In Memory of the Rev. Peter Rood

We were deeply saddened to hear of the death of Father Peter Rood this past week. Peter was the rector of Holy Nativity Episcopal Church in Westchester for many years before moving to Oak Harbor, Washington to serve at St. Stephen’s Church in 2019.

He liked to call Holy Nativity a “community center that just happened to have a church attached to it” and said yes to pretty much anyone who wanted to use the church for the greater good of the world. He ripped out a side lawn and created a community garden. When the neighborhood wanted a playground he took out a section of the front lawn of the church.

He was also a big supporter of Kelly and I. Along with Environmental Changemakers he hosted book events for us. He collaborated with the Los Angeles Bread Bakers in building a community oven which became a place to gather for monthly bread and pizza parties. Peter had the same condition as Kelly and was very supportive during Kelly’s two open heart surgeries. He was a kind, creative and loving soul who will be greatly missed by so many people.

I went though my photos to find pictures of Peter at work but he was always moving around too much to get a shot. I did find a sign that hung in the parish hall at Holy Nativity that sums up Peter’s life: “May God bless you with enough foolishness to believe you can make a difference in this world so that you can do what others claim can’t be done.”

Peter is survived by his children and stepchildren, Dylan, Julian, Hilary, Kajia, and Paul: a half-brother, Austin; and several grandchildren. His wife, Christen Herman, died in 2021.

Non-Toxic Cleaning for the Home

Why Green Cleaning?

We’ve been sold a pack of lies. Professional marketers have convinced us that a good housekeeper keeps a pantry full of specialized cleaning products for every item in the house. A toilet cannot be cleaned with the same stuff you use to clean a sink, or the floors, or the shower.  This lie is merely expensive and wasteful. Far worse is the lie that the chemicals in household cleaners can’t hurt us, that we need harsh mystery cleansers in cheerful bottles to make our houses into homes to keep our children safe and well and to hold up the family pride.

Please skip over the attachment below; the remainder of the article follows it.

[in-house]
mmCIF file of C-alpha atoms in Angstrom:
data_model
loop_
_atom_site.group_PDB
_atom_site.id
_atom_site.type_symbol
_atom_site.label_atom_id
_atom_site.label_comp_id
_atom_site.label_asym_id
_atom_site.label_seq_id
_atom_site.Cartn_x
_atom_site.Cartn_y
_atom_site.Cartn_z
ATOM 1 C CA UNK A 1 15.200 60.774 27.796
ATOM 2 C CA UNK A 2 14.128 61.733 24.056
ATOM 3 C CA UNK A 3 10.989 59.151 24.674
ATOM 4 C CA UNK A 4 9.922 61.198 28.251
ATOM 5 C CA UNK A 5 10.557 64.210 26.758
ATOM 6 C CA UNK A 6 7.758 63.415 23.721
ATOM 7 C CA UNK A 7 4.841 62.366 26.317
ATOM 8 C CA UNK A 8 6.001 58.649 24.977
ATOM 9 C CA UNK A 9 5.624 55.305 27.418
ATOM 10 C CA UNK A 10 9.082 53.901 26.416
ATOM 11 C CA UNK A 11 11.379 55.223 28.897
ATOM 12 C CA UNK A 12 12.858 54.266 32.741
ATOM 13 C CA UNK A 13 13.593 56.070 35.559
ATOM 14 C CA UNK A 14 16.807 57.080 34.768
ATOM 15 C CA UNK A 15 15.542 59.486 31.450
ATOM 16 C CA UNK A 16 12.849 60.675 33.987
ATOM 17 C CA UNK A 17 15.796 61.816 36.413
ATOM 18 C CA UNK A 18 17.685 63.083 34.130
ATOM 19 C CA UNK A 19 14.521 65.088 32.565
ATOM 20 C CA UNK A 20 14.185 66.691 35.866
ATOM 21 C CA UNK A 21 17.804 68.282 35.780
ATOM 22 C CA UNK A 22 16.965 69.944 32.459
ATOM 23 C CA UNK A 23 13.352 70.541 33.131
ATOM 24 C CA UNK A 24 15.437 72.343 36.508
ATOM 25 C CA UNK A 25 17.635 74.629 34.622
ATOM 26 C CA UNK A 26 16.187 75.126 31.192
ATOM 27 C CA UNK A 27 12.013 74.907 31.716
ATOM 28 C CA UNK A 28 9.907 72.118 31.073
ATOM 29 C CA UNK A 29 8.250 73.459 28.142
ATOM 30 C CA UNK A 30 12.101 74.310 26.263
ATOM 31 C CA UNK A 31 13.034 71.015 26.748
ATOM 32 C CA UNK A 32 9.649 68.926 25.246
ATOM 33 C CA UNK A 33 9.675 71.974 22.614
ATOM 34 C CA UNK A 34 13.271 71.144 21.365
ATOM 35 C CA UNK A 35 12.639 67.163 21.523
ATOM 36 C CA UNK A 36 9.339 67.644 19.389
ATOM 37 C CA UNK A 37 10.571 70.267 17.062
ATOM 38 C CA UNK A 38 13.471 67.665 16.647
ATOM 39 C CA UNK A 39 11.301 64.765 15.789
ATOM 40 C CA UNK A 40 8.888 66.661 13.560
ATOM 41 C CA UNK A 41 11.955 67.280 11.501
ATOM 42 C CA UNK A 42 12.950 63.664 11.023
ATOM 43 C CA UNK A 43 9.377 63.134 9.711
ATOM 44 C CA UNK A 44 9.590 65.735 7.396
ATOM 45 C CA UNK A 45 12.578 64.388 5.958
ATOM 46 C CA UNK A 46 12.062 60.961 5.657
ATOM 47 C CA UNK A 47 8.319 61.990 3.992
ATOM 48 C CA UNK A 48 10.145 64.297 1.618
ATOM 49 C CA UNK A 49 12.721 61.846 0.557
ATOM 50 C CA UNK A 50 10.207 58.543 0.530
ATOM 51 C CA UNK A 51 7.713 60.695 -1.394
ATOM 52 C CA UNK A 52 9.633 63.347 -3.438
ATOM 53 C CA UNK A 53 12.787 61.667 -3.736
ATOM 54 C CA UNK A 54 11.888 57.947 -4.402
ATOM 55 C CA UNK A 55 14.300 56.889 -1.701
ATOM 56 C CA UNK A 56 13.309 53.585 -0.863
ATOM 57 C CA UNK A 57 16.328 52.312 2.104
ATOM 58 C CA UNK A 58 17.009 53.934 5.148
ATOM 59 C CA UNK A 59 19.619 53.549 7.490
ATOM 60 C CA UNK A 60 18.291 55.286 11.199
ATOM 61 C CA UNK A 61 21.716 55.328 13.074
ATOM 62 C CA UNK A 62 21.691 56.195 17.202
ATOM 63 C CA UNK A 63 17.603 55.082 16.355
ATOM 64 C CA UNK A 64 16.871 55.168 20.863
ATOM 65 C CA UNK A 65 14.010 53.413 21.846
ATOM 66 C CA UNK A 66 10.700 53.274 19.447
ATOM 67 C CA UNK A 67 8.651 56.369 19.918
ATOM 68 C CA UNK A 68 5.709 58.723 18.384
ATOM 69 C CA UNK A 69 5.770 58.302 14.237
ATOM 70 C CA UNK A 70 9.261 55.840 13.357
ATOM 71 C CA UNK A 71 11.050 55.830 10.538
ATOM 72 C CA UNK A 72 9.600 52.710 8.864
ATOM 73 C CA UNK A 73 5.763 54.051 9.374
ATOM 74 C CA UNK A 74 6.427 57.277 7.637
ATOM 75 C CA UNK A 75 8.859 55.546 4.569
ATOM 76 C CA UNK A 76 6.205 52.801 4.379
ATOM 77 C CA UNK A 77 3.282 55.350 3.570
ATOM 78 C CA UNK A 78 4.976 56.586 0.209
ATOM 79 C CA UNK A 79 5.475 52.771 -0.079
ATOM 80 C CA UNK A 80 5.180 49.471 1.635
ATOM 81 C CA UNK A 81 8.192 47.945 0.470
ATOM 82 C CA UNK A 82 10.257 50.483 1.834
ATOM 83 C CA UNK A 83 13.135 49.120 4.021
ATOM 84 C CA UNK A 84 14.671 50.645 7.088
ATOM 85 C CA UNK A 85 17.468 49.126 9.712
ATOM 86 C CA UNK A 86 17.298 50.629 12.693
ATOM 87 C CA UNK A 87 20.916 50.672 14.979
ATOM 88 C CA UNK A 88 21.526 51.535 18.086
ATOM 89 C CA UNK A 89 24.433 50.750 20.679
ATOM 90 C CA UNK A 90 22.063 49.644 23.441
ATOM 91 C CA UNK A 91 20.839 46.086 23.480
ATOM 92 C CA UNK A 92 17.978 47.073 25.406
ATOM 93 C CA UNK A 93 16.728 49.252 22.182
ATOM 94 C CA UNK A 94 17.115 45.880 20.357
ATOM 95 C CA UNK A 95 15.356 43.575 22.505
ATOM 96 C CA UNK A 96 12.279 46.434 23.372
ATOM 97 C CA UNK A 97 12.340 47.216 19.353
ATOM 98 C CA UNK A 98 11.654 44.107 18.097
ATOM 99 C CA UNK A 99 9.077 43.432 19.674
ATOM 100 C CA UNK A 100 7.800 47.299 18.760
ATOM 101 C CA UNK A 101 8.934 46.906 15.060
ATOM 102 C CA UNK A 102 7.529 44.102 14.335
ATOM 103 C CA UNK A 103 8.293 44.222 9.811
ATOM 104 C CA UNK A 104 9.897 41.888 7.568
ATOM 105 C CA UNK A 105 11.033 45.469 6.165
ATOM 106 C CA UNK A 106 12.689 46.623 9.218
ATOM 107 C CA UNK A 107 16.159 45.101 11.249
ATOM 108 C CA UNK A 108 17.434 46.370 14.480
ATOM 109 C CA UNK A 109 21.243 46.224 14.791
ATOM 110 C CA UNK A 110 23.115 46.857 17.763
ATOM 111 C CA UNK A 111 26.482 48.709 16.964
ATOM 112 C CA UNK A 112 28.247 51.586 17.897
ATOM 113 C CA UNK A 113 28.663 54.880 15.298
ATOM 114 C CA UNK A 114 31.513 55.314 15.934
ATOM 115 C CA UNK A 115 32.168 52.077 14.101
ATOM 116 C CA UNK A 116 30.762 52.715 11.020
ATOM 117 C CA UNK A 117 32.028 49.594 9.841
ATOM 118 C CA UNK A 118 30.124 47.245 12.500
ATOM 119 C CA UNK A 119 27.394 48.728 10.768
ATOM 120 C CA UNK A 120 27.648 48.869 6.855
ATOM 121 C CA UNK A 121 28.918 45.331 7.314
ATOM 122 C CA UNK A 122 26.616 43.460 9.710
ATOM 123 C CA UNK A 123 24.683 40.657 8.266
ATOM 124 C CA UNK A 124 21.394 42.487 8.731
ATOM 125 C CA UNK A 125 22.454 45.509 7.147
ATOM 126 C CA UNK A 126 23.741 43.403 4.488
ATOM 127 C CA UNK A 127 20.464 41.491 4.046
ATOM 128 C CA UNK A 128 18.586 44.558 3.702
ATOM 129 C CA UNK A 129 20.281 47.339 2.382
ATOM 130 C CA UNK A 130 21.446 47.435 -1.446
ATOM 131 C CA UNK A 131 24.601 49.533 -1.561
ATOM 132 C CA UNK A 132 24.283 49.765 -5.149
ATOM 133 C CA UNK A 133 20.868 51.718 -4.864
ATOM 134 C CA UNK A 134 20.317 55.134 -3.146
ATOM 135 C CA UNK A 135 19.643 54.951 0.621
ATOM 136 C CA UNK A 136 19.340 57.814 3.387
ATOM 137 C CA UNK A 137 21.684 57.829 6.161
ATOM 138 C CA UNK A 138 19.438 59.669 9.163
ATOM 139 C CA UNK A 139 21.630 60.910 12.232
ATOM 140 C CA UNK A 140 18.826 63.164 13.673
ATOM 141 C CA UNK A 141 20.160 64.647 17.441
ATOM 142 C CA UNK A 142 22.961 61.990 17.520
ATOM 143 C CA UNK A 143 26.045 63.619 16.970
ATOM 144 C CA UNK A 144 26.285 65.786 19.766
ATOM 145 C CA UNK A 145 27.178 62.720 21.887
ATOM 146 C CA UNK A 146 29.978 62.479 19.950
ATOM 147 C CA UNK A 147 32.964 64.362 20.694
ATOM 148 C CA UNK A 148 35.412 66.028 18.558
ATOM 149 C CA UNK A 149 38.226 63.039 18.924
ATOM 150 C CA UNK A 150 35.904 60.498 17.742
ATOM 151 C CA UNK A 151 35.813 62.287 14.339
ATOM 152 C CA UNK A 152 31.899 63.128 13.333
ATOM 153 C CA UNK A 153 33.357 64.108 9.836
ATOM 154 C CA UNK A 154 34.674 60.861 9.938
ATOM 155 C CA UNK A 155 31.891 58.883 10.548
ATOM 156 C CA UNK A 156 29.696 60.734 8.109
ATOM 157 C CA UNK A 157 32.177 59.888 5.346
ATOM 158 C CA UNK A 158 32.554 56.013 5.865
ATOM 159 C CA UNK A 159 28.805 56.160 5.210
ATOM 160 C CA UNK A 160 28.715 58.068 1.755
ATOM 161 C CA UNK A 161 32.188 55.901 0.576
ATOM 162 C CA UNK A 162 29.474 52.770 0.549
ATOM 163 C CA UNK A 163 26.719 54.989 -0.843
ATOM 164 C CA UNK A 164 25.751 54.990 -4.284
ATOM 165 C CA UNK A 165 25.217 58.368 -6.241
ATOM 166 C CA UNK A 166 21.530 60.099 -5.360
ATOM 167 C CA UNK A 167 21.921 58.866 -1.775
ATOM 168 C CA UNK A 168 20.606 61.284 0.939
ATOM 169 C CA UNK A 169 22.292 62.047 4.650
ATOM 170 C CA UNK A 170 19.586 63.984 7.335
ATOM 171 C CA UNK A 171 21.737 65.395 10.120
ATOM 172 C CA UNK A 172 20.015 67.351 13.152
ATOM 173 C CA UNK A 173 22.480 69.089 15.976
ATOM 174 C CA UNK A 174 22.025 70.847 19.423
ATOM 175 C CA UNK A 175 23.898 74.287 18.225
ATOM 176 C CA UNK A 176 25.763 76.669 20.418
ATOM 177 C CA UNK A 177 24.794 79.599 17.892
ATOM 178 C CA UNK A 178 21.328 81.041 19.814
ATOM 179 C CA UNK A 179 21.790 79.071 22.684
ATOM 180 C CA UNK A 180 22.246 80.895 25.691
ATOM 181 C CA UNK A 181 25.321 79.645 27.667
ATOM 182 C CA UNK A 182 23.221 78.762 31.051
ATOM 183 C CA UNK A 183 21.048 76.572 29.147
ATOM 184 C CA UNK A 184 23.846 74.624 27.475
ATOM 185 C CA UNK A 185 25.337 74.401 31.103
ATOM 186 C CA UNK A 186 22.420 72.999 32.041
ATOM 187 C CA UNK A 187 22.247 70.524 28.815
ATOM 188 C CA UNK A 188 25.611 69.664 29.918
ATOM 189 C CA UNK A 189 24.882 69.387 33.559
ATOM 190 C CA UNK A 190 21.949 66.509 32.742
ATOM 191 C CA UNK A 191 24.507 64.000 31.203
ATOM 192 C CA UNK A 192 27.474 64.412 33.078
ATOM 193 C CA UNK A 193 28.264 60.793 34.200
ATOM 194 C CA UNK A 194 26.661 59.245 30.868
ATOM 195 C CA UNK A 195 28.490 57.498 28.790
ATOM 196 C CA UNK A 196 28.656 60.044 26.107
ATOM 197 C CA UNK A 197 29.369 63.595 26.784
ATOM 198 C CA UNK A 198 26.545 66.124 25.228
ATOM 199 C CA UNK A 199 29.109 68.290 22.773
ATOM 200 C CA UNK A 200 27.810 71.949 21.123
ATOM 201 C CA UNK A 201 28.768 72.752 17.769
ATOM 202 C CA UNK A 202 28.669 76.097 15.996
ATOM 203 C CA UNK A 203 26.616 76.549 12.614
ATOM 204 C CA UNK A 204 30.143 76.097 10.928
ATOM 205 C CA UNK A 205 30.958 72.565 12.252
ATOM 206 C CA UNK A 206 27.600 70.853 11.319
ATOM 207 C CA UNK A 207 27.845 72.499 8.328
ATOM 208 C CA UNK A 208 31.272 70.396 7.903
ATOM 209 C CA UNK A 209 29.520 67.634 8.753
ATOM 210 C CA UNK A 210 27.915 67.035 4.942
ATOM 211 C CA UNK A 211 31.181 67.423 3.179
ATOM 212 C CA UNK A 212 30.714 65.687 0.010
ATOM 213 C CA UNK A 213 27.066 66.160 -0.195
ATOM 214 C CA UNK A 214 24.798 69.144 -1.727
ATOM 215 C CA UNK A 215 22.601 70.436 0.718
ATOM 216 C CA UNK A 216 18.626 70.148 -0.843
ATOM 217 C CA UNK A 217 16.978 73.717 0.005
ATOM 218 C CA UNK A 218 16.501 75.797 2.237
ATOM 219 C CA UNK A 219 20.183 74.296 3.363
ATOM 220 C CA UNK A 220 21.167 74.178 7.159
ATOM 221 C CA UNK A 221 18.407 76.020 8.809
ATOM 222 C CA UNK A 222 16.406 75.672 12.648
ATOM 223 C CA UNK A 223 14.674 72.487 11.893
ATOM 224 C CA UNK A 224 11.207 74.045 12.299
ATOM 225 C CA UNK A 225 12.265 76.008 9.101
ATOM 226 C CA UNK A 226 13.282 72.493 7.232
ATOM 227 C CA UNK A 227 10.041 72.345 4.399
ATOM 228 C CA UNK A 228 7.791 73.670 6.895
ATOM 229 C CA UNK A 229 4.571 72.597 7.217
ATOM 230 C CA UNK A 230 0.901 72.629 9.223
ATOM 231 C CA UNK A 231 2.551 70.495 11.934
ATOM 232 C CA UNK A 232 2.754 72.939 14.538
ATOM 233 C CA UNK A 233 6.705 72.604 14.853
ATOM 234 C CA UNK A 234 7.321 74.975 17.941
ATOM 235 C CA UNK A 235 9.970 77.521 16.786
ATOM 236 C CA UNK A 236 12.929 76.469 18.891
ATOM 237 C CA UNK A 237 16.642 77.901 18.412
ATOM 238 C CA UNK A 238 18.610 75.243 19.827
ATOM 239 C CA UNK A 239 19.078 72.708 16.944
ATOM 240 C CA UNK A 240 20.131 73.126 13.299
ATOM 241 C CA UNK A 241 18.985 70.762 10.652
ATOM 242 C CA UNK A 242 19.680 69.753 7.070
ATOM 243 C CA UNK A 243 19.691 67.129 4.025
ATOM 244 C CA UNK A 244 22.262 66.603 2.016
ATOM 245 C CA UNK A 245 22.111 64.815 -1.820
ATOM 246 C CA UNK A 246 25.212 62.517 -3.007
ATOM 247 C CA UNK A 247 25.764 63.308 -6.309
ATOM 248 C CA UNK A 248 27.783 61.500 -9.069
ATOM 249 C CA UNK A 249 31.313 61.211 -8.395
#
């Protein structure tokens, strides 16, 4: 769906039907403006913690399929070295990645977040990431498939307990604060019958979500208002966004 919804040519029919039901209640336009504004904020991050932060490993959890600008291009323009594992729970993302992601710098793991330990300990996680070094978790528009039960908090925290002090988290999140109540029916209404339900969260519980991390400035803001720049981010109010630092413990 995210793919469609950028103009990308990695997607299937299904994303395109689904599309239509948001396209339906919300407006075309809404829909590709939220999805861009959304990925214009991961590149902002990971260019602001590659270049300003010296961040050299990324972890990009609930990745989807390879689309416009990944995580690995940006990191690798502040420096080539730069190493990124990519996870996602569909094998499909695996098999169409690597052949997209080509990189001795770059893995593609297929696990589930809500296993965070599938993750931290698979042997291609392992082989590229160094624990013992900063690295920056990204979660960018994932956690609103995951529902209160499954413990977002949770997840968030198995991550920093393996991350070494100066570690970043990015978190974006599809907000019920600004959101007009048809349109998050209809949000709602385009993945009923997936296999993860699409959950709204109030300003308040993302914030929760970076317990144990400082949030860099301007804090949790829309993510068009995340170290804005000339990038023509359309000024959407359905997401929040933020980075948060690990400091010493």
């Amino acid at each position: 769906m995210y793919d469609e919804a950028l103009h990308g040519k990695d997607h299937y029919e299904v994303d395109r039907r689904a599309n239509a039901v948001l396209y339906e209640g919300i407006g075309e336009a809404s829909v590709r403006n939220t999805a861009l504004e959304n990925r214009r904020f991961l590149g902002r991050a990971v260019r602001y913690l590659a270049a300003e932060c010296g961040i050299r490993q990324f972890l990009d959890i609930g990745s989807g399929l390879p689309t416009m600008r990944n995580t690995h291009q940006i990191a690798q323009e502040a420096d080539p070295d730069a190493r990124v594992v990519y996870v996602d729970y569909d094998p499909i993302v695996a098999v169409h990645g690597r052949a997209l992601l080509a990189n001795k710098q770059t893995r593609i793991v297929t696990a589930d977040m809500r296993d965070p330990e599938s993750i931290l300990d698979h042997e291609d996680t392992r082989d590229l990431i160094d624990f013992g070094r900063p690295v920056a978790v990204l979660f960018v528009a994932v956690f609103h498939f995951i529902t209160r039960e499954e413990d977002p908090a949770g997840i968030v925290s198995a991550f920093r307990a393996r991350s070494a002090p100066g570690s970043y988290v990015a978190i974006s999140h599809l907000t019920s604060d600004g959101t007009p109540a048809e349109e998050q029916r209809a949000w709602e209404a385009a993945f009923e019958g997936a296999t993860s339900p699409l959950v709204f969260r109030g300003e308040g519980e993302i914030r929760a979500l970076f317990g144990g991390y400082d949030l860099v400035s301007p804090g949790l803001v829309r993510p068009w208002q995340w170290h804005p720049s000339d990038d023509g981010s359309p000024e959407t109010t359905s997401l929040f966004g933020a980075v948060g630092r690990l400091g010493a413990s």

In fact, we were being sold cocktails of chemicals which were and are still ill regulated and little understood, thinking all the time that they were safe, because they were on store shelves.  In Europe, a manufacturer has to prove that a product is safe before it goes to market. In the U.S., the people have to prove a product is dangerous before it can be pulled from the market.

We know for a fact that many common cleaning products are harmful to human health. Some of the best consumer protection work in this field is being done by The Environmental Working Group (EWG), a non-profit, non-partisan group dedicated to protecting human health and the environment. Their website,, is a treasure trove of consumer information. They rate the safety of everything from tap water to cosmetics to cleaning supplies. We encourage you to reference them often, and support them if you can. We’ve used their information to shape this guide.

Please see their Guide to Healthy Cleaning ( Look up how they rate your favorite cleaning products, and also browse their top rated cleaning products in various categories.

To quote from the EWG’s website, they made the following findings in their survey of cleaning products:

  • Some 53 percent of cleaning products assessed by EWG contain ingredients known to harm the lungs. About 22 percent contain chemicals reported to cause asthma to develop in otherwise healthy individuals.
  • Formaldehyde, a known human carcinogen, is sometimes used as a preservative or may be released by other preservatives in cleaning products. It may form when terpenes, found in citrus and pine oil cleaners and in some essential oils used as scents, react with ozone in the air.
  • The chemical 1,4-dioxane, a suspected human carcinogen, is a common contaminant of widely-used detergent chemicals.
  • Chloroform, a suspected human carcinogen, sometimes escapes in fumes released by products containing chlorine bleach.
  • Quaternary ammonium compounds (“quats”) like benzalkonium chloride, found in antibacterial spray cleaners and fabric softeners, can cause asthma.
  • Sodium borate, also known as borax, and boric acid are added to many products as cleaning agents, enzyme stabilizers or for other functions. They can disrupt the hormone system.

To add to the problem, many cleaning products contribute to the pollution of our watersheds and oceans. Here in Los Angeles what you flush down the sewer ends up in the ocean, with some, but not complete treatment. Nobody really knows what will become of all of the chemicals mixing in the ocean as of now, how they will combine, or disperse, or create new chemicals.

Continue reading…

We’re taking a little break

cowboy erik baby 2Apologies for the lack of posts on here lately, but as our regular readers know, Erik’s mom, Marguerite, has been ill for some time and as of this week she has moved into hospice care. As a result, we’re taking a break from posting for a little while. These are sad times but they are full of good memories and lots of love. And speaking of good memories –I’ve been sifting through the Knutzen family albums and thought you might like to see one of Erik’s–or should I say the Sheriff’s?– baby pictures.